David in his video puts great emphasis on the gospel story, on getting these stories – the biblical stories and the biblical commandments – to the people of northern India. And I think the stories are really important. Those stories are so foundational for me, and so much of what I know about Jesus I understand through my experience of him speaking to me through the Scripture, and in community around the Scripture. So, the Scripture is amazingly important to me.

But the concept that people don’t have Christ unless they have had the Scriptures delivered to them is just incredible to me, because all things hold together in Christ. Christ is in all and through all and creates all. All things were created through Jesus Christ, the Word of God. And so, the concept that people who haven’t – for historical, or cultural, or whatever reasons – received the gospel story, that they would all be condemned to eternal separation from God is just dumfounding to me. Because, Jesus Christ is there with them, whether or not they have heard that story. And I believe that it is possible to accept his lordship in their lives without actually realizing on an intellectual level what, exactly, that means historically, in terms of Jesus’ historical incarnation and coming into the world.

Another thing in David’s video that really disturbed me was his amazing presumption. He seemed to think that we as orthodox Christians can know who’s going to heaven and who’s going to hell. I think that’s blasphemous. It is not our place as Christians to determine who’s going to heaven and who’s going to hell. We are not the judge of that. For us to put ourselves in the seat of judgment is to set ourselves in the place of God. I hope that David will reconsider his apparent attitude of sitting in that seat of judgment, feeling like he knows – and we know as Christians – who is going where. I hope we as a Church can repent of that, because I believe it’s a sin.

Another thing that he says in his video that I felt was wrong was that he says, “…If we believe everyone is going to be OK in the end, then we are free to lead our lives however we want. We can sit back as easy-going Christians in comfortable churches, because, in the end, all of these masses are going to be OK.” I don’t think there’s a necessary correlation between belief in damnation of all those who have not heard the story and an apathy that David assumes, that if someone were a universalist – or simply didn’t believe that every person that didn’t hear the gospel story during their lifetime was damned – I don’t think that there’s necessarily going to be an apathy about missions.

I don’t believe that all people who have not heard the story are damned. I believe that Christ can work in their hearts, even in the absence of the Scriptures. So that’s where I’m coming from. But my entire life is devoted to mission. I want people to hear the story, to accept Jesus, not only in a vague spiritual sense, but in a real, intellectually satisfying sense, where they know – both with their hearts and with their heads – that Jesus is Lord, and they can confess that. That’s what I desire for all people.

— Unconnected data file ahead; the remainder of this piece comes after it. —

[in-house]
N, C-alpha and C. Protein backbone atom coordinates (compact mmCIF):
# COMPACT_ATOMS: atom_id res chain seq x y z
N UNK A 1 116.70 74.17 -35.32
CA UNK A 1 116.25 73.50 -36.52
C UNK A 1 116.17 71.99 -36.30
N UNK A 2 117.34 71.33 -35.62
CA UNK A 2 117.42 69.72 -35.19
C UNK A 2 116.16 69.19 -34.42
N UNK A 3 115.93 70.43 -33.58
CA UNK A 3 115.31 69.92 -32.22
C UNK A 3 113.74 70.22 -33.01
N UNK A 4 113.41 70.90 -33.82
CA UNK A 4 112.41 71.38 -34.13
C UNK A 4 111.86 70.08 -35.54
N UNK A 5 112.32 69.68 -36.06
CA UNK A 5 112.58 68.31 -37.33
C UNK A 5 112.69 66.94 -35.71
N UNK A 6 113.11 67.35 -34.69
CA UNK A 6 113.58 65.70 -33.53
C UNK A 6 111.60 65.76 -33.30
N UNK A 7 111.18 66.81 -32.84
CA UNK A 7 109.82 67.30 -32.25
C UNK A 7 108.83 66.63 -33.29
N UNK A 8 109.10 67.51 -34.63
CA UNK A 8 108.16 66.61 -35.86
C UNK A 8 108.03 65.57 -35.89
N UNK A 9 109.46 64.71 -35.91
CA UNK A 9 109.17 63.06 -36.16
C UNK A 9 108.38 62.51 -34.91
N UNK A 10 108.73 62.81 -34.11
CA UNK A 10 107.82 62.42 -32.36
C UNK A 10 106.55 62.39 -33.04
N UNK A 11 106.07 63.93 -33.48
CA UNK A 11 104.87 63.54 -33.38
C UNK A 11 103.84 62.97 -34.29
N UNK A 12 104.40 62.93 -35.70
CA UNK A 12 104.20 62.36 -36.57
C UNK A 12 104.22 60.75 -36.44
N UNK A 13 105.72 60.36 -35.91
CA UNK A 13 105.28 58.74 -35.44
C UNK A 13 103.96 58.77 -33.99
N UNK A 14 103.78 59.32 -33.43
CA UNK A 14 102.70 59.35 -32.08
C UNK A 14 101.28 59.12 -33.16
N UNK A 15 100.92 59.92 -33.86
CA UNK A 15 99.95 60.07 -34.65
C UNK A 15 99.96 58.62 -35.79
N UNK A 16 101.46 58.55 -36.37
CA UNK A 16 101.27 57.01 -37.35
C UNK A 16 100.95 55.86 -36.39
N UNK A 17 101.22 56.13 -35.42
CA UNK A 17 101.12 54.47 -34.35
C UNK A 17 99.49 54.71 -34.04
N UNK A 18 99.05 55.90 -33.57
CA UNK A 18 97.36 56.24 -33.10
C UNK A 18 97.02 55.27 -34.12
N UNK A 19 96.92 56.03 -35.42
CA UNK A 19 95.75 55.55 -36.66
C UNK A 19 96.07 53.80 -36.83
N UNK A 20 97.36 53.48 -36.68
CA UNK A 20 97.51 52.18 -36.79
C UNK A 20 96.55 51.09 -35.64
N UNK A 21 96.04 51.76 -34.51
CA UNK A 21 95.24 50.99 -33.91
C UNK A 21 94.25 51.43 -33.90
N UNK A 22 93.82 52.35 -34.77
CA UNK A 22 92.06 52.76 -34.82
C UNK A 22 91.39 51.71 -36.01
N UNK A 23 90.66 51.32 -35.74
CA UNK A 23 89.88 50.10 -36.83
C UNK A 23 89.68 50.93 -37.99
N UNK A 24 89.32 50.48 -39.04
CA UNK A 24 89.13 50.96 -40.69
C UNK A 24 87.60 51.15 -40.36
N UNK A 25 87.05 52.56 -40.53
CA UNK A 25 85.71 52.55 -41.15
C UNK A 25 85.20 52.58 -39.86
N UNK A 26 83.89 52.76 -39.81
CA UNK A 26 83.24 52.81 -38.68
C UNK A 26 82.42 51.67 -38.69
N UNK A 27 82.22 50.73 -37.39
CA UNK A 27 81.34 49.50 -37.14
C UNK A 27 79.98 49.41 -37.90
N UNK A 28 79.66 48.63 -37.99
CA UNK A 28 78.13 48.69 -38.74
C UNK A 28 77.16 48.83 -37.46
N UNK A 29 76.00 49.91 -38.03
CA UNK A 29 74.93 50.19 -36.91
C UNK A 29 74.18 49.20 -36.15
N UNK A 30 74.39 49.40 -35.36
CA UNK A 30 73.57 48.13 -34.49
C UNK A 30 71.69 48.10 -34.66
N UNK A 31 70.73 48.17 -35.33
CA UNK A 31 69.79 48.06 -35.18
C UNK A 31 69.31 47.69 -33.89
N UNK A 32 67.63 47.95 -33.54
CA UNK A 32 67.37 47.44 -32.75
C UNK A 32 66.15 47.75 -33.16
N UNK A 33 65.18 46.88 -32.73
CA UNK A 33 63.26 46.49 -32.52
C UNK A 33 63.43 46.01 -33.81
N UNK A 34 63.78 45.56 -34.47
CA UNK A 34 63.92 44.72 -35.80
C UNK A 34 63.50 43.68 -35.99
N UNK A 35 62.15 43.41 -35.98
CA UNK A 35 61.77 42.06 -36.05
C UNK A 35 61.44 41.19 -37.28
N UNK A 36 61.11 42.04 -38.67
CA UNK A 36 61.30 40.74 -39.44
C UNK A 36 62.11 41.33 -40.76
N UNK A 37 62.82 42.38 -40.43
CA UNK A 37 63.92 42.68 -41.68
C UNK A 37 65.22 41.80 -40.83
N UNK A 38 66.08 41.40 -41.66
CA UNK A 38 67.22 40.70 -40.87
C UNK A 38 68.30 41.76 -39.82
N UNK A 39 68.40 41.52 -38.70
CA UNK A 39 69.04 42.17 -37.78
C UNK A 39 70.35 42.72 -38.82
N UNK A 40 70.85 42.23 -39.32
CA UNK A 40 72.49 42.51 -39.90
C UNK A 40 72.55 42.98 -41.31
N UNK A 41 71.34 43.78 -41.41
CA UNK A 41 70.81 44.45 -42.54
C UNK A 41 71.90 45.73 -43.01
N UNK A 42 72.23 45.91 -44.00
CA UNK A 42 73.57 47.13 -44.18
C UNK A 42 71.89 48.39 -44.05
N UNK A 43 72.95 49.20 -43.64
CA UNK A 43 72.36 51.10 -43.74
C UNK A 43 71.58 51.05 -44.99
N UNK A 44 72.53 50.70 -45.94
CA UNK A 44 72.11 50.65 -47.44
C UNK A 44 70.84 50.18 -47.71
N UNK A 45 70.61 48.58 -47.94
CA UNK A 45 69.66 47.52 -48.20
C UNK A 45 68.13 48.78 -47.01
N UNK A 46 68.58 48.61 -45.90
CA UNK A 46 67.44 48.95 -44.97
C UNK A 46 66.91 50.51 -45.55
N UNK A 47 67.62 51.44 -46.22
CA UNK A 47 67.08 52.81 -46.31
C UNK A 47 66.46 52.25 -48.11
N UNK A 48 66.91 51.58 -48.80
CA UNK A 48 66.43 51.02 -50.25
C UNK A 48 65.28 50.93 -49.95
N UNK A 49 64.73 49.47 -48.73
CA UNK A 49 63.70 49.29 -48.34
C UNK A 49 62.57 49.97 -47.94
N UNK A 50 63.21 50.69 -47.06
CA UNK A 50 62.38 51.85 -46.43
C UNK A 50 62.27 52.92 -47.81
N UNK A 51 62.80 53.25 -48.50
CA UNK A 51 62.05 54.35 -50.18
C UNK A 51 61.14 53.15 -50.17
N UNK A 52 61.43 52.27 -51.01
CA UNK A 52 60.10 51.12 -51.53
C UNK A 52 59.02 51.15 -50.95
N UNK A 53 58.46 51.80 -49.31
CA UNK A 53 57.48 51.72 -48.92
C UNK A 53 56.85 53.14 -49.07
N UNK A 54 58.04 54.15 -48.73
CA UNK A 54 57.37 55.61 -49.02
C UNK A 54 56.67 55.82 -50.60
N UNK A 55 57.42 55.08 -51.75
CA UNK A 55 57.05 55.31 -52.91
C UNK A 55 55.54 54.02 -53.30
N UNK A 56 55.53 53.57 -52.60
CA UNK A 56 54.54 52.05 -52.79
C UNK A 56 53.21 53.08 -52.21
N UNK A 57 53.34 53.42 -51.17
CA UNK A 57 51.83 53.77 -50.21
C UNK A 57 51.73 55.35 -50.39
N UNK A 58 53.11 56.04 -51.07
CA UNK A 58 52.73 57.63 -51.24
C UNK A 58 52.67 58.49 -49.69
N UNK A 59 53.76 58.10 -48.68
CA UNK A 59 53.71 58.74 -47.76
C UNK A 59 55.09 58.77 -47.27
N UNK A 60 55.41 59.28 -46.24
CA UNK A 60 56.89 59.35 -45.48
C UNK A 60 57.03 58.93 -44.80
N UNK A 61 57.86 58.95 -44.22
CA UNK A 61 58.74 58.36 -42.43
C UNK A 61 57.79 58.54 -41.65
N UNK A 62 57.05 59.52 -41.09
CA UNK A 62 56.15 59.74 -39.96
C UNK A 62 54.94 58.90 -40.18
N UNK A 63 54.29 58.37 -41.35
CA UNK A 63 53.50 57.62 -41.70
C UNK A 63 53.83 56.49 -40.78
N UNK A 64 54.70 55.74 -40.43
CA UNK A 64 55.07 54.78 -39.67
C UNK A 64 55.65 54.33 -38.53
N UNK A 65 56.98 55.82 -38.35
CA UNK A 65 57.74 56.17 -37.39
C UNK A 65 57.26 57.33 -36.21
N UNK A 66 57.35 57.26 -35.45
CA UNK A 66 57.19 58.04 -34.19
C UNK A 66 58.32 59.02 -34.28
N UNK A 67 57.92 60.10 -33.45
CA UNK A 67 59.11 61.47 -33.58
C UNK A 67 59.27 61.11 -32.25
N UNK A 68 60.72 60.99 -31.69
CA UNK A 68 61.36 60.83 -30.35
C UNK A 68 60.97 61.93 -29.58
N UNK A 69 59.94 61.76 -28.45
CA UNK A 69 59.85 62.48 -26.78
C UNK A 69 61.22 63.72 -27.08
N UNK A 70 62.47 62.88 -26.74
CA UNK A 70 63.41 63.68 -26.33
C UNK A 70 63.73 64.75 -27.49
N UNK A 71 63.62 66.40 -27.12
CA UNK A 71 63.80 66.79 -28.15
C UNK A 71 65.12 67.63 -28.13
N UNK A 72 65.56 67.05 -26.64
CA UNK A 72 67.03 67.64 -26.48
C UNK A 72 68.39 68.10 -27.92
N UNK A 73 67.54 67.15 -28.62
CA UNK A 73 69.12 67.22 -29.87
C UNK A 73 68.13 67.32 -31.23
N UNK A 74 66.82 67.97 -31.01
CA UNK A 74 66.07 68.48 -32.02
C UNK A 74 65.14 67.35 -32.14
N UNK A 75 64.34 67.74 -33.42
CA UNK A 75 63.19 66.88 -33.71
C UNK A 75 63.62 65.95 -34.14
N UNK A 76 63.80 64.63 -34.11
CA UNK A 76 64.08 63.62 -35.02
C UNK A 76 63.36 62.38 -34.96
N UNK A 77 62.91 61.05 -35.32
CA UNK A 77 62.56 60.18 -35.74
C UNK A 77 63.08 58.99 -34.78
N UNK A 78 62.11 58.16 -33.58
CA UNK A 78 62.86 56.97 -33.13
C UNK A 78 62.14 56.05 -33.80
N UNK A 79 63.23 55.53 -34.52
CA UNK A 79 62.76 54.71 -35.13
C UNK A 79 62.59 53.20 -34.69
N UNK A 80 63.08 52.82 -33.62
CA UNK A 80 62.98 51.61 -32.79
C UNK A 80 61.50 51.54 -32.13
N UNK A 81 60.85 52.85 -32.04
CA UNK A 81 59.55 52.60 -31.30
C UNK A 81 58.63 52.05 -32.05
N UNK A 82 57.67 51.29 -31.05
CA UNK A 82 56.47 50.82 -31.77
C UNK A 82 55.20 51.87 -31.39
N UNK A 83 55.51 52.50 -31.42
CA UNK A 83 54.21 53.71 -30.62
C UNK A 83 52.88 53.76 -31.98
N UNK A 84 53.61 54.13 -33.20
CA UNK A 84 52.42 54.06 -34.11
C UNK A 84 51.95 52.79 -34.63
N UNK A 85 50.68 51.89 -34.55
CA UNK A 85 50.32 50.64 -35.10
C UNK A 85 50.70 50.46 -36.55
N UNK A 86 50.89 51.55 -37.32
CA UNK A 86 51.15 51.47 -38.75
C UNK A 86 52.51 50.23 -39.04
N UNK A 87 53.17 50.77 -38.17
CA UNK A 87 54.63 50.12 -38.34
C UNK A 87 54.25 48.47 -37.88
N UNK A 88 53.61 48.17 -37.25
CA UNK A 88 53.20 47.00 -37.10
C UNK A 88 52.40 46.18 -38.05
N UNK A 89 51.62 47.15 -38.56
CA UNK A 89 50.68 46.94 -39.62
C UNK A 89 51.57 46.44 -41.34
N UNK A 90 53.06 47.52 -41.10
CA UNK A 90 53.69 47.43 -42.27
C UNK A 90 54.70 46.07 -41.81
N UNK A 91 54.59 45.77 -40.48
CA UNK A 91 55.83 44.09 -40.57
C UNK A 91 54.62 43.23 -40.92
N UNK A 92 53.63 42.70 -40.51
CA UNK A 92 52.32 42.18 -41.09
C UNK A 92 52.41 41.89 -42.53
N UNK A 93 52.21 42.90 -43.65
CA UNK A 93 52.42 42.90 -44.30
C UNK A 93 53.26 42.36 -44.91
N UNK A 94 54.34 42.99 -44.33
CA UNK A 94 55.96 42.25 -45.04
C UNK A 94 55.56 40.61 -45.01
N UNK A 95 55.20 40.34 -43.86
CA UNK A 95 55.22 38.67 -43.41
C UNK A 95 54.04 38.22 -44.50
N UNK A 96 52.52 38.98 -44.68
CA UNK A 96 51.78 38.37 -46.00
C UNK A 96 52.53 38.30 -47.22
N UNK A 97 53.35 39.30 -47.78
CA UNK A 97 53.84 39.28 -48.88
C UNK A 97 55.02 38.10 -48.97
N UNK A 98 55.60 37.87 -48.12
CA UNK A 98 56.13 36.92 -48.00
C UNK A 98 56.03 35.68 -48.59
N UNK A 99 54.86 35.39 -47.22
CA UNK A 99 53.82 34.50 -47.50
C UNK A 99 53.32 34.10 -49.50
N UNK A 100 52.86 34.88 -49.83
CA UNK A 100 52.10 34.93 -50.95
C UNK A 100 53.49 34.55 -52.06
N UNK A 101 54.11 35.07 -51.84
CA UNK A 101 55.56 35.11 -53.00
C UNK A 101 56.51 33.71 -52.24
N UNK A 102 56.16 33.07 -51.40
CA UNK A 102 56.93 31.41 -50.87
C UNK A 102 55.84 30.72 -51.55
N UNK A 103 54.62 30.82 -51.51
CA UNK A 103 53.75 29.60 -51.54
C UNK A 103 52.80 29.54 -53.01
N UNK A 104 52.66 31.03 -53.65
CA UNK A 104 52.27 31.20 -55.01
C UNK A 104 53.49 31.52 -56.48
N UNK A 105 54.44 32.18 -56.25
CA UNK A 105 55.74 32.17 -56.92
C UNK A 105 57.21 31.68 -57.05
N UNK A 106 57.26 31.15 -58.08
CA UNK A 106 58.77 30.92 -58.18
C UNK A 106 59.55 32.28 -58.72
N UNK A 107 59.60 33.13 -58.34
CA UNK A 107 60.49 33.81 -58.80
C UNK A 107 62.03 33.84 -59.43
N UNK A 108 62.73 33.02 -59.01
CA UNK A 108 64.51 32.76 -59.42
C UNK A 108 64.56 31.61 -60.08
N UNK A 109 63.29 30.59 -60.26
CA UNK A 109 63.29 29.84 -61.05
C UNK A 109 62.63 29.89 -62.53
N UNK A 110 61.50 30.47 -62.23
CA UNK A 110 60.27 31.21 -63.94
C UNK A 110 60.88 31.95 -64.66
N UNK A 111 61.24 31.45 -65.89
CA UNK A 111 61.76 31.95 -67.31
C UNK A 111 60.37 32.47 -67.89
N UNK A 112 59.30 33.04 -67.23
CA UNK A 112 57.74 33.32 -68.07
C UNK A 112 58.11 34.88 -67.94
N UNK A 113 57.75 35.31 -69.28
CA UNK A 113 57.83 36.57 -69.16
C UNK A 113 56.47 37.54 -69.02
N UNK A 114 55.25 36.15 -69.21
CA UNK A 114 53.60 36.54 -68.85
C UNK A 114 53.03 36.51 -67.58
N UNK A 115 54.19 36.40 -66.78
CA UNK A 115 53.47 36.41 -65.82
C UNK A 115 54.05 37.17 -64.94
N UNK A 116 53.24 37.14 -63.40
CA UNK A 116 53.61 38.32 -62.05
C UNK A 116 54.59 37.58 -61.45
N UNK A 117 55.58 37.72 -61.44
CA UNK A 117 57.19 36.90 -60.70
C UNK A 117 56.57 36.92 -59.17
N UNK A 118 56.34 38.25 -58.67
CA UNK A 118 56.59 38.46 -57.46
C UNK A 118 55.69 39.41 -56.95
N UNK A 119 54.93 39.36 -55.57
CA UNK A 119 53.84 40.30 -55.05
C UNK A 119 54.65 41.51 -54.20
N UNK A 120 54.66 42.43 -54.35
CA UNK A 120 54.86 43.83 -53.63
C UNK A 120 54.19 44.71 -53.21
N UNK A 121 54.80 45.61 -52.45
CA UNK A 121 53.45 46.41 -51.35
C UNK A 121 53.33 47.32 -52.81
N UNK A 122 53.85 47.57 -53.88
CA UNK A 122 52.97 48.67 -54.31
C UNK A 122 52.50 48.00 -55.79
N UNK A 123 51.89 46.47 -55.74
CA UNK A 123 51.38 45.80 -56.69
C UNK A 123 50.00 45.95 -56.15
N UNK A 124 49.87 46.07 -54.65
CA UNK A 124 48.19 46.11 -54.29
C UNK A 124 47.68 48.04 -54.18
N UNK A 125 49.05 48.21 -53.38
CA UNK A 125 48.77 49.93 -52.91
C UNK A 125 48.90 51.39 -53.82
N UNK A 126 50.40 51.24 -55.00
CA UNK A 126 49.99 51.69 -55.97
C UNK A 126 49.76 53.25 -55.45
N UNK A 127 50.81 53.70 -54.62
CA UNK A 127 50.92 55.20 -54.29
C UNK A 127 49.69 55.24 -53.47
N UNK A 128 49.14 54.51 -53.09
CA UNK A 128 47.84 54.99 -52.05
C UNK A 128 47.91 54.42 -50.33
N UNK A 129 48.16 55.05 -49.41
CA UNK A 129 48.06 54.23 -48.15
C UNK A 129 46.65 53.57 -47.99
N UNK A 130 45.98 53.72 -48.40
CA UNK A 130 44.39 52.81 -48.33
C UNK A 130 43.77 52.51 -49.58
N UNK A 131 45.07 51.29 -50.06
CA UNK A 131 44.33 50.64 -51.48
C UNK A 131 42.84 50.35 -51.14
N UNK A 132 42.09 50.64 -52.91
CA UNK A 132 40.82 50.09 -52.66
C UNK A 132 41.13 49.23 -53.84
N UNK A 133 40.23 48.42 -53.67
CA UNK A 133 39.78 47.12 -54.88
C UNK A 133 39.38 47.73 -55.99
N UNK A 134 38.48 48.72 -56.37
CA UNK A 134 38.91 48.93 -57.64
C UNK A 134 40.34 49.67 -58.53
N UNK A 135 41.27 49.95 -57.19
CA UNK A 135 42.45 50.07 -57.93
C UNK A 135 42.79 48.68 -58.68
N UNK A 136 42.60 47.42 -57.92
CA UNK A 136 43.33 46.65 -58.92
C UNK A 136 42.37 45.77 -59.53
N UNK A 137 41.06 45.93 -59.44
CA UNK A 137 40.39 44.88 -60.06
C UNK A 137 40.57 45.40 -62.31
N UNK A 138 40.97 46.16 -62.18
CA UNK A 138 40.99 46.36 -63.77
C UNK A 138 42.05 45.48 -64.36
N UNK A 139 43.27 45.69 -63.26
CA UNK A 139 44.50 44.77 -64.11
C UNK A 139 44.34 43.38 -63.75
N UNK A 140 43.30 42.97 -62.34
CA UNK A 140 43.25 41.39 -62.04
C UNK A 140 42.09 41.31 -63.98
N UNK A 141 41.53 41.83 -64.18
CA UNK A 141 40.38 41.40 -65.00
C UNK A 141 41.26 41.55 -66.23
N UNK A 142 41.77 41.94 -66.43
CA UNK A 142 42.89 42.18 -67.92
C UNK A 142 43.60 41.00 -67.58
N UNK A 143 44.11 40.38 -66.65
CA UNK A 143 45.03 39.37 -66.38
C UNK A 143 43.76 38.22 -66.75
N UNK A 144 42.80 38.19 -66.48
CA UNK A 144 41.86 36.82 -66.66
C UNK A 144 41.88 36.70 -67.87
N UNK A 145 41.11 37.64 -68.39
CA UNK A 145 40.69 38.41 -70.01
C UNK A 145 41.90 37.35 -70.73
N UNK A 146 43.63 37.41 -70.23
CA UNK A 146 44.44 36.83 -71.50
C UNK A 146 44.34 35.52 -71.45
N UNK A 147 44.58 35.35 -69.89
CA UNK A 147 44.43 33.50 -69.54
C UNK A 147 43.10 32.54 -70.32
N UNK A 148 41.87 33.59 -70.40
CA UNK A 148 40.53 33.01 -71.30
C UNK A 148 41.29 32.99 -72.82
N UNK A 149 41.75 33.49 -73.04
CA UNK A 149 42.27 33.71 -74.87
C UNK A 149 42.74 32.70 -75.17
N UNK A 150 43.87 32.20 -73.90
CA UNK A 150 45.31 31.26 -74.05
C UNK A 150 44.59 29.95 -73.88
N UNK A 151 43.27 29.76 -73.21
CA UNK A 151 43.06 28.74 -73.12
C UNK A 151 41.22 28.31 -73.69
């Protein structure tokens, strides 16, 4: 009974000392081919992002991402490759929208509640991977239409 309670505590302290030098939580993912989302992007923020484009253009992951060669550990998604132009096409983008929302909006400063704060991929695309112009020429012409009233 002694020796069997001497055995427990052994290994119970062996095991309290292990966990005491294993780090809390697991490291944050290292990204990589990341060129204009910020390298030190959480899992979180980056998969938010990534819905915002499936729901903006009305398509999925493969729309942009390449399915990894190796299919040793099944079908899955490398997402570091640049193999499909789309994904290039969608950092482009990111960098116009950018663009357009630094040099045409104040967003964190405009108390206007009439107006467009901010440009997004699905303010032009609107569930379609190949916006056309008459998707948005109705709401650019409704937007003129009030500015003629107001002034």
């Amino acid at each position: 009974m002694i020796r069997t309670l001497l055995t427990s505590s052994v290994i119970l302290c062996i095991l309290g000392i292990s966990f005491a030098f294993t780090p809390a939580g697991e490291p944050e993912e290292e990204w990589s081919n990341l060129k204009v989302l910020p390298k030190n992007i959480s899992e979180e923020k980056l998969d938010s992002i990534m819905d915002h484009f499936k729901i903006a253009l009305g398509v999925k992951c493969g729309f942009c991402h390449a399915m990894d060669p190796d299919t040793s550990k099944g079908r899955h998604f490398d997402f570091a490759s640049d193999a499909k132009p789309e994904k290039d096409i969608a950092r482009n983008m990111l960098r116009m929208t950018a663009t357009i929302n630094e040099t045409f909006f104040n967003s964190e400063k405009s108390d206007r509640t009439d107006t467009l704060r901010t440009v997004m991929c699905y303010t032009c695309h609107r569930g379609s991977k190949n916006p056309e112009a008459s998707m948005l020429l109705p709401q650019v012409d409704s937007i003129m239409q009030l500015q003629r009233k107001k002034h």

But I desire this in a context of believing that people can be saved in spite of their lack of intellectual understanding of who Jesus is. So I would just like to challenge David a little bit on that concept, that if we believed that people weren’t necessarily going to be damned for not intellectually accepting certain ideas about Jesus that we would just give up on mission and go sit in our easy chairs and drink a beer. I don’t think that’s how things play out.

I think that many of us are motivated far more by love for others and wanting to see the redemption in their lives now, rather than a sense of, “all these people are going to hell and I’ve got to save them from that.”
Finally, there was one other thing in the video that disturbed me. David said that his response is the only one possible for those of us who really believe in the Bible. What really caught my eye was “believe in the Bible.” And we hear Christians today talking a lot about believing in the Bible, being “Bible-believing Christians.” That’s kind of a phrase: “Bible-believing Christians.”

I trust the Scriptures. I believe the Scriptures have great authority, and they are extremely important in my walk with the Lord. But, ultimately, I believe in Jesus Christ. Jesus Christ is my Lord and Savior, and he is sovereign over all things – over heaven and earth and that which is under the earth, and over the Bible. Jesus Christ is Lord and Sovereign over the Scriptures themselves, and he is the one who we must go to to be able to understand the Scriptures.

I don’t think the Scriptures themselves – without the Spirit, without Jesus Christ – have any power. I believe it is only as we listen to Jesus Christ as he is present with us today, through the power of his Holy Spirit, that we can understand the Scriptures and truly follow him. And I believe that if we get up into our own intellectual understandings and don’t rely on the Spirit, we will misinterpret the Scriptures. We will interpret them as human beings, rather than as sons and daughters of God.

I believe that many of the ideas that David Platt is promoting are reflective of a human understanding of the Scriptures, a human analysis of the Scriptures that does not rely sufficiently on the sovereignty of Jesus Christ.